by Jean Freedman
This essay originally appeared on the Smithsonian Folkways Recordings website as an Artist Spotlight.
Peggy Seeger will be 82 on June 17, 2017, and she has no plans to retire. At present, a new album is in the works and a multi-city tour of Britain is planned for the autumn to coincide with the publication of her memoir. All of this is good news, for few people have contributed more to professional folk music than Peggy Seeger. A strikingly original artist, her place in the world of folk music seems almost preordained.
Peggy was born in 1935 and grew up in a family where folk music was a given. Her father, Charles Seeger, was a musicologist who collected, studied, and published folk music, championing its use as an educational tool and a means of community cohesion. Her mother, Ruth Crawford Seeger, was a composer and teacher who used folk music in her own compositions, changed the practice of American music education by placing folk music at its center, and published three highly-acclaimed folk song anthologies. On Saturday nights, the Seegers gathered in the living room and sang; Alan Lomax and Ben Botkin were family friends who might stop by; Woody Guthrie, Lead Belly, and Guy Carawan were occasional visitors. By the time Peggy was in her teens, her brother Pete was becoming the country’s best-known folksinger, and her brother Mike was absorbing the southern Appalachian music that would be the focus of his career.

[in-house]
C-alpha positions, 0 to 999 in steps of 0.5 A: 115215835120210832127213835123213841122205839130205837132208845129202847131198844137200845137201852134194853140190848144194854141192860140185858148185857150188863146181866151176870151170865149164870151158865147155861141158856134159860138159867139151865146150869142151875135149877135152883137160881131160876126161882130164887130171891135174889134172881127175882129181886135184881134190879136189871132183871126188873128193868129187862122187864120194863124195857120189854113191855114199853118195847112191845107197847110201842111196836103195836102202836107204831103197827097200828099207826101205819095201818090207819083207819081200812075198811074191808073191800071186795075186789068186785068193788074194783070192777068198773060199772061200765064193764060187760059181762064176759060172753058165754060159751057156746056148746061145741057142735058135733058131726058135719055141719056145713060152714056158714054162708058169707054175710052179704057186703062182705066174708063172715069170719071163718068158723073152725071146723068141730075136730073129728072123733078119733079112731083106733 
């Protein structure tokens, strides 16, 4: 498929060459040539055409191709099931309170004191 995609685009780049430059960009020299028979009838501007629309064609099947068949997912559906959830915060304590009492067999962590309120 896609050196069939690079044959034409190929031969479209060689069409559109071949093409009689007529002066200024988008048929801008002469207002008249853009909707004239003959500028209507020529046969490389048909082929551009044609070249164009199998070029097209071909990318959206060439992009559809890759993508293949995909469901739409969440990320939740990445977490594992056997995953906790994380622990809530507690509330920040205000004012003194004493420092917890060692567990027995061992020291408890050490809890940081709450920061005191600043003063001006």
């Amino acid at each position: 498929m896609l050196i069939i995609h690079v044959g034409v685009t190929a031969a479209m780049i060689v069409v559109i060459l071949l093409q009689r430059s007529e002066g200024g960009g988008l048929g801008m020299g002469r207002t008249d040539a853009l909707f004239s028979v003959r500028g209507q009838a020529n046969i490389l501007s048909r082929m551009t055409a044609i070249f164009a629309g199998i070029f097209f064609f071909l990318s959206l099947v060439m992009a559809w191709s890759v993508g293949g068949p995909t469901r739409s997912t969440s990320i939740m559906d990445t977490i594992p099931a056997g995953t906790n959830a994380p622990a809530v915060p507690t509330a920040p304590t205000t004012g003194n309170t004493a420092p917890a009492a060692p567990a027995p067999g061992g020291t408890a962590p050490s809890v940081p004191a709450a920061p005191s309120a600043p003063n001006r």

This was the legacy that Peggy took to Radcliffe College in 1953. By the end of her freshman year, she had made her first album, a collection of traditional American songs entitled Songs of Courting and Complaint. The following year, she recorded an album with her sisters, Barbara and Penny, based on one of their mother’s songbooks, American Folk Songs for Christmas. Peggy would become proficient in many genres and styles during her 60+ years as a musician, but traditional Anglo-American music would remain the backbone of her career.